Kamikaze, Cherry Blossoms, and Nationalisms: The Militarization of Aesthetics in Japanese History

Przednia okładka
University of Chicago Press, 1 paź 2002 - 440
Why did almost one thousand highly educated "student soldiers" volunteer to serve in Japan's tokkotai (kamikaze) operations near the end of World War II, even though Japan was losing the war? In this fascinating study of the role of symbolism and aesthetics in totalitarian ideology, Emiko Ohnuki-Tierney shows how the state manipulated the time-honored Japanese symbol of the cherry blossom to convince people that it was their honor to "die like beautiful falling cherry petals" for the emperor.

Drawing on diaries never before published in English, Ohnuki-Tierney describes these young men's agonies and even defiance against the imperial ideology. Passionately devoted to cosmopolitan intellectual traditions, the pilots saw the cherry blossom not in militaristic terms, but as a symbol of the painful beauty and unresolved ambiguities of their tragically brief lives. Using Japan as an example, the author breaks new ground in the understanding of symbolic communication, nationalism, and totalitarian ideologies and their execution.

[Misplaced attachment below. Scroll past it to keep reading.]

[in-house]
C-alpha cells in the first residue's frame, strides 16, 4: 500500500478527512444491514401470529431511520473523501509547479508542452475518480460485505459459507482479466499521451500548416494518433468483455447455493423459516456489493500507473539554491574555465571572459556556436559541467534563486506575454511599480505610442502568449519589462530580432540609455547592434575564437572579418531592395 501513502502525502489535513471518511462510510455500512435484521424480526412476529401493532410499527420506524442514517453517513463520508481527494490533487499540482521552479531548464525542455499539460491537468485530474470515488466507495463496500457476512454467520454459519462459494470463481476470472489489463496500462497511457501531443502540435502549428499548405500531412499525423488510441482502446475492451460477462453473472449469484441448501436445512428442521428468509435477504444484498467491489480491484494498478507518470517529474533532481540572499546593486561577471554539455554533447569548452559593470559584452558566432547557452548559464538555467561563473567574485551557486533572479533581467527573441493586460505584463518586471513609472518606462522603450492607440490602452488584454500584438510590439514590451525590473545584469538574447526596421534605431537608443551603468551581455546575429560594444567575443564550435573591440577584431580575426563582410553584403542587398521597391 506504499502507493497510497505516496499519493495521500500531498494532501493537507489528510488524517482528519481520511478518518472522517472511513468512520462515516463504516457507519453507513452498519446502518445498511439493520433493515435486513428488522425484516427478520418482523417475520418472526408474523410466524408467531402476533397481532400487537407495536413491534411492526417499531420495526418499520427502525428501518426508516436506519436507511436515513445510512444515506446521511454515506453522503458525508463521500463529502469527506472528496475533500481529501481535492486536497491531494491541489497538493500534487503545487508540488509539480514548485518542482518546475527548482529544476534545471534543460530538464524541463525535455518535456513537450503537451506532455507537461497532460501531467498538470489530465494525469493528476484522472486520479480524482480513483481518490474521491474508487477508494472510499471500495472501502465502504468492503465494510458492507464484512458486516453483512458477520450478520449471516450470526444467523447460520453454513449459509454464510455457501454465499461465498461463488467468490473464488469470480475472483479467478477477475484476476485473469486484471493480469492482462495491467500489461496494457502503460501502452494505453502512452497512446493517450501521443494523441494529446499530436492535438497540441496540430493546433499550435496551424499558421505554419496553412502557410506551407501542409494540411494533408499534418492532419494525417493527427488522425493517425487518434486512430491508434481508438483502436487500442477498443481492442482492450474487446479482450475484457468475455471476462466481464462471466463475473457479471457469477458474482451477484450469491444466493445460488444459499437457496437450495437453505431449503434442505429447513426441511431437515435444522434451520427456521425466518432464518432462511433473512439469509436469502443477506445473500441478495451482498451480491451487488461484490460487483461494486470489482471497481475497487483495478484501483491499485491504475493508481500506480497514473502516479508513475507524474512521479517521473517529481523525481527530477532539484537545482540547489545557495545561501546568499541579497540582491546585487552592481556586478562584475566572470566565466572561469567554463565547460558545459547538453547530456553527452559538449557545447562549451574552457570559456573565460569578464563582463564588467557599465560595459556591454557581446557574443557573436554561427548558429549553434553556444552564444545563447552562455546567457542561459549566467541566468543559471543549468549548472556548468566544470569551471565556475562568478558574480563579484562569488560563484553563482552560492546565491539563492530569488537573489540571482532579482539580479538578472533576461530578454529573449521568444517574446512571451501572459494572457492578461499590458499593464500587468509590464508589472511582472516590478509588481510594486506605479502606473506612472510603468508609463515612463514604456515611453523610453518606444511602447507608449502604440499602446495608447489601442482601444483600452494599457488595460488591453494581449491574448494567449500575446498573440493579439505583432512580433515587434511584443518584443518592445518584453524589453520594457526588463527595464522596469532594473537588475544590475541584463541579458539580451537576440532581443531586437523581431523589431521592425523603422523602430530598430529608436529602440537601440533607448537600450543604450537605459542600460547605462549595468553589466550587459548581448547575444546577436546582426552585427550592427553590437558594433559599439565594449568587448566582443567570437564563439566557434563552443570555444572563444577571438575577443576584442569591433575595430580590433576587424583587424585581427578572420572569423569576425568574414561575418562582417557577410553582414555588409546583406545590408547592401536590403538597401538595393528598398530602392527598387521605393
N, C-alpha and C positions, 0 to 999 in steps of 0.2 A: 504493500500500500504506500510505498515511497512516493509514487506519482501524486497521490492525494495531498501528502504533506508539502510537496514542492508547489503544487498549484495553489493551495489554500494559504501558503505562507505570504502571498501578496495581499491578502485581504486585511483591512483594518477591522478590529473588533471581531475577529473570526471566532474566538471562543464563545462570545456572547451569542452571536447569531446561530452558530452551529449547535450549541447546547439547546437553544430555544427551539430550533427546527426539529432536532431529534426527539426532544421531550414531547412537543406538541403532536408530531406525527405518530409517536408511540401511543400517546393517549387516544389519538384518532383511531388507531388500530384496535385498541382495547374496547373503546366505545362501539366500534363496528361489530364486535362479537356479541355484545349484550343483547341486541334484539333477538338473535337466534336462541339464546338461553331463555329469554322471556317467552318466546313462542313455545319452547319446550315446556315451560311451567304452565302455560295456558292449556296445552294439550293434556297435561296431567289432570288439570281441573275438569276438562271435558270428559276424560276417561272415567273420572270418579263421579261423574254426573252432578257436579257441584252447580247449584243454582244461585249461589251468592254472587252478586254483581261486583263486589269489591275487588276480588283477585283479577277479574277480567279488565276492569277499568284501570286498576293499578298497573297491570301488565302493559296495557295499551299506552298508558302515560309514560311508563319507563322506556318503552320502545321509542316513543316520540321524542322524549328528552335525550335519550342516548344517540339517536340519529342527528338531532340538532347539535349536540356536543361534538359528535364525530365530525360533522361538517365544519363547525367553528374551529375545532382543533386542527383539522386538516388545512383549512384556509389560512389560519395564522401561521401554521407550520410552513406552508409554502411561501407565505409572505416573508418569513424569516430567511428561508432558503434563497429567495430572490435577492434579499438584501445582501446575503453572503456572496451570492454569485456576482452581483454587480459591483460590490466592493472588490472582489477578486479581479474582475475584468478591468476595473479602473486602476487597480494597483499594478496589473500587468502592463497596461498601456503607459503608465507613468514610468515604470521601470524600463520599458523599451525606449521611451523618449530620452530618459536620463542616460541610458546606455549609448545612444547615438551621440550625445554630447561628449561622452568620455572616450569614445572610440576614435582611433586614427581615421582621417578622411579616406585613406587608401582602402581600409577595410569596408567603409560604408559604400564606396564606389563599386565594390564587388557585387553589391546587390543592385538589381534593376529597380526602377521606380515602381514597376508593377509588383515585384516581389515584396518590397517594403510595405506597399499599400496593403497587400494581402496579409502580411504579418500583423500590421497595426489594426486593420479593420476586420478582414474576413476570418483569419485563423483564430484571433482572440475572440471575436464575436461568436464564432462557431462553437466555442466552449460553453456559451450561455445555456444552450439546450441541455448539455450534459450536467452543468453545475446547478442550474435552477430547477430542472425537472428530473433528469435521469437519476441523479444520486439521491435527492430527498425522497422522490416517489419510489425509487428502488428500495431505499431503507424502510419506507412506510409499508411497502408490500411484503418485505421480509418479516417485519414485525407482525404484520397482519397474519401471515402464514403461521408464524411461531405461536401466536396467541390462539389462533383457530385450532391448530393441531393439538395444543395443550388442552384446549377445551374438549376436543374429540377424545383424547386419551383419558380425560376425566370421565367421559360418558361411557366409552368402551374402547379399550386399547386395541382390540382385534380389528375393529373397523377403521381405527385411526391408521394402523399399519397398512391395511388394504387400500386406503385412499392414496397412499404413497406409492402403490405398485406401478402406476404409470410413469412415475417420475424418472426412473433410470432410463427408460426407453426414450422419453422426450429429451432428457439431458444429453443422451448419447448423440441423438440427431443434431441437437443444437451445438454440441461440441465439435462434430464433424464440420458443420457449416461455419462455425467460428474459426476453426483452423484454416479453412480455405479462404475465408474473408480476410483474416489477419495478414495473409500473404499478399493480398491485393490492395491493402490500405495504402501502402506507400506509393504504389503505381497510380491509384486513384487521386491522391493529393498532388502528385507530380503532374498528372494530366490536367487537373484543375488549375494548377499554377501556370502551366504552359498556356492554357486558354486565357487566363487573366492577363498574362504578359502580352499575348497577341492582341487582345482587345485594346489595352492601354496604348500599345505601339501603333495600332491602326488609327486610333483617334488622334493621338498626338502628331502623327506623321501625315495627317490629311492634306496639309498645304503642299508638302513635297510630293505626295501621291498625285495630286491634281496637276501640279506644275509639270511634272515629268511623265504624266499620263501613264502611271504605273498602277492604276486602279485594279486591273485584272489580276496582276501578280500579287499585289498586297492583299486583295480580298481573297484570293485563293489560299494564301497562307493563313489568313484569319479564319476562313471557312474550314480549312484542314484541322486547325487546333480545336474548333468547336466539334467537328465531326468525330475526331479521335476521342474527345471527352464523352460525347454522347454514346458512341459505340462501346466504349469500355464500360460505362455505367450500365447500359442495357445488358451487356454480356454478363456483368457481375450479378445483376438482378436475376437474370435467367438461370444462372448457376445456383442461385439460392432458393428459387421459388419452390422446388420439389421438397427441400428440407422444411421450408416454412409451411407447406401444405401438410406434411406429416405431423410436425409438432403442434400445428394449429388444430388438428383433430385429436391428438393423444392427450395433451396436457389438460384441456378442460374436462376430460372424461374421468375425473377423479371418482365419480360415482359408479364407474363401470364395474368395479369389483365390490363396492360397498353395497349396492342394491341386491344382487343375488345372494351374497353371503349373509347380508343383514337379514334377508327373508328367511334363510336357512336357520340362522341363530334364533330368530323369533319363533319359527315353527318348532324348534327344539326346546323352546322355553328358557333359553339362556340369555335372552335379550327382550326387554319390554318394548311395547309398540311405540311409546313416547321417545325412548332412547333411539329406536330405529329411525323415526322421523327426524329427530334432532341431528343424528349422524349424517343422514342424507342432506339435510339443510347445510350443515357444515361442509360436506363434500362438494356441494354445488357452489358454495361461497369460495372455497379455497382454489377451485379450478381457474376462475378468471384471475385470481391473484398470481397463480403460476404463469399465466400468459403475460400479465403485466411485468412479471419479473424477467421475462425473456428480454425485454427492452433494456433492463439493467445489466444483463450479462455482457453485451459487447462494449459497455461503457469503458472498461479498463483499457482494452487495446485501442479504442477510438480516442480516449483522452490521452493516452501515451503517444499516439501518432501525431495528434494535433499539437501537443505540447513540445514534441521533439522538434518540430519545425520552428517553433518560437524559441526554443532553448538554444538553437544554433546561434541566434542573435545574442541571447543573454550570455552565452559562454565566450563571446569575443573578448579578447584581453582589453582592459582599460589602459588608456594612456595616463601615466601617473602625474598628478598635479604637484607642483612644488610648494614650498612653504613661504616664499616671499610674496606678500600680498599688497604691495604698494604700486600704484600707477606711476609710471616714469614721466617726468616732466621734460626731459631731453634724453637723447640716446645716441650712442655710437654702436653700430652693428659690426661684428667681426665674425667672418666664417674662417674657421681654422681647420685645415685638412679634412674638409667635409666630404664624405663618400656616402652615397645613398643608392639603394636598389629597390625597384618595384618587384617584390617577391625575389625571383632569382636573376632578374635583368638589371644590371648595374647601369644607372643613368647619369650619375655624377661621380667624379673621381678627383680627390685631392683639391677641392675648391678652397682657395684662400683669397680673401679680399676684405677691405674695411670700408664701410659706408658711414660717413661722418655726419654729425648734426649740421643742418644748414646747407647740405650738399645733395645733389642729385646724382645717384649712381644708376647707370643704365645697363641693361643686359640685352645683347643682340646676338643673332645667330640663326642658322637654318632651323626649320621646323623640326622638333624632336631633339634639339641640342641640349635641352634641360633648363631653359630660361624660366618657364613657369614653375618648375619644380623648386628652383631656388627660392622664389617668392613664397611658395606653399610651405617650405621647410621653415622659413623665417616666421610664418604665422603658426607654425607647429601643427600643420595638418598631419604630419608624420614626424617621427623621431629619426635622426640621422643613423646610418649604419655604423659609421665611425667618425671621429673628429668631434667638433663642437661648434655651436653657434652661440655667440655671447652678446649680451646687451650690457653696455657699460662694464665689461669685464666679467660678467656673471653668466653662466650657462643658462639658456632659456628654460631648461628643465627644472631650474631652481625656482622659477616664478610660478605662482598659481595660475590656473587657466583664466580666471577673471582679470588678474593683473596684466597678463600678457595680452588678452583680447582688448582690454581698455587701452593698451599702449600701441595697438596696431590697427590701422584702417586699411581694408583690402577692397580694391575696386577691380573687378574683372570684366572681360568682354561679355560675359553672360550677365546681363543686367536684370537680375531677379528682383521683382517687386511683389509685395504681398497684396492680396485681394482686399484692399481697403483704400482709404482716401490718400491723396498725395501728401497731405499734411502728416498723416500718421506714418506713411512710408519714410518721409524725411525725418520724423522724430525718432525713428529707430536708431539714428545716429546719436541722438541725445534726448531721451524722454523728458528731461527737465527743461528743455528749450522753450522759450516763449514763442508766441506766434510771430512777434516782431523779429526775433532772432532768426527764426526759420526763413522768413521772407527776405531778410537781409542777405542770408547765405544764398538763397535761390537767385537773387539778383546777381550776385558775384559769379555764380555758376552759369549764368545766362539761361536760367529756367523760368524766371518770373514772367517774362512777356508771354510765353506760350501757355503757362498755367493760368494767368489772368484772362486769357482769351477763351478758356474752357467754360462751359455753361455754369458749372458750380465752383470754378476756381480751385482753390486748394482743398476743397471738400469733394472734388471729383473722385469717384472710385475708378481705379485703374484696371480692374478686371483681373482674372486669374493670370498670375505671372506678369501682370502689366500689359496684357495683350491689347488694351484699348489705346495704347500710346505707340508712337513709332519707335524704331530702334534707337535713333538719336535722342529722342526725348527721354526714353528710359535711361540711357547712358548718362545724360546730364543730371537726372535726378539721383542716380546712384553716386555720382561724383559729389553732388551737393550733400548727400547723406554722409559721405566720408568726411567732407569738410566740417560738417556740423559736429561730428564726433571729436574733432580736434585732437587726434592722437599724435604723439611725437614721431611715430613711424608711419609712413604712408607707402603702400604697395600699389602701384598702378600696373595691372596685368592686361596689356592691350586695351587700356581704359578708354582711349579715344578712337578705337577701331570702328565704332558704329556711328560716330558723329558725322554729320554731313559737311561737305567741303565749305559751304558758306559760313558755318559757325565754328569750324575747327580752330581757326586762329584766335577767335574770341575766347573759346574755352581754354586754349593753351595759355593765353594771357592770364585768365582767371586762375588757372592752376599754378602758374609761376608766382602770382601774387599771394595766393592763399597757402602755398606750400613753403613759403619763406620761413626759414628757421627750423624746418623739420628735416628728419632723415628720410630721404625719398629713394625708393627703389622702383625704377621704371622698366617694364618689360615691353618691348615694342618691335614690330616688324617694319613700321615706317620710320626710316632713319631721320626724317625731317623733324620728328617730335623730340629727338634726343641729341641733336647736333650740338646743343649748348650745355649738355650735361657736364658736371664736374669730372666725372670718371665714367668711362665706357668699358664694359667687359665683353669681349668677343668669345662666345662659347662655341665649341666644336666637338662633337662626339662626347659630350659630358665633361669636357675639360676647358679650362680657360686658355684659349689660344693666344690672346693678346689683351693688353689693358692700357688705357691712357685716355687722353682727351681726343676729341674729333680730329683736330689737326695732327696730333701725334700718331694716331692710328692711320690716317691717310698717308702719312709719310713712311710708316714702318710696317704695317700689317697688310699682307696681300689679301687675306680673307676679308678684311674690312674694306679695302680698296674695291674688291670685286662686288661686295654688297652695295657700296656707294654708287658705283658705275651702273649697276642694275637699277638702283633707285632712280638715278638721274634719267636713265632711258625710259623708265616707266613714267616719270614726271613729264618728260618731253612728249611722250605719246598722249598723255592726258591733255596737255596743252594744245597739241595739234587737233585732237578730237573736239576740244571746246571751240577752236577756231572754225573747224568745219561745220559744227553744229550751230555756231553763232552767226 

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This is another book for the scholar, as Ohnuki-Tierney presumes that you have a good handle on anthropology, modern literary analysis, general Japanese history, and the history of World War II in the ... Przeczytaj pełną recenzję

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Informacje o autorze (2002)

Emiko Ohnuki-Tierney is the William F. Vilas Research Professor in the Department of Anthropology at the University of Wisconsin-Madison. She is the author of a number of books in English and Japanese, most recently Rice as Self: Japanese Identities through Time; The Monkey as Mirror: Symbolic Transformations in Japanese History and Ritual; and Illness and Culture in Contemporary Japan.

Informacje bibliograficzne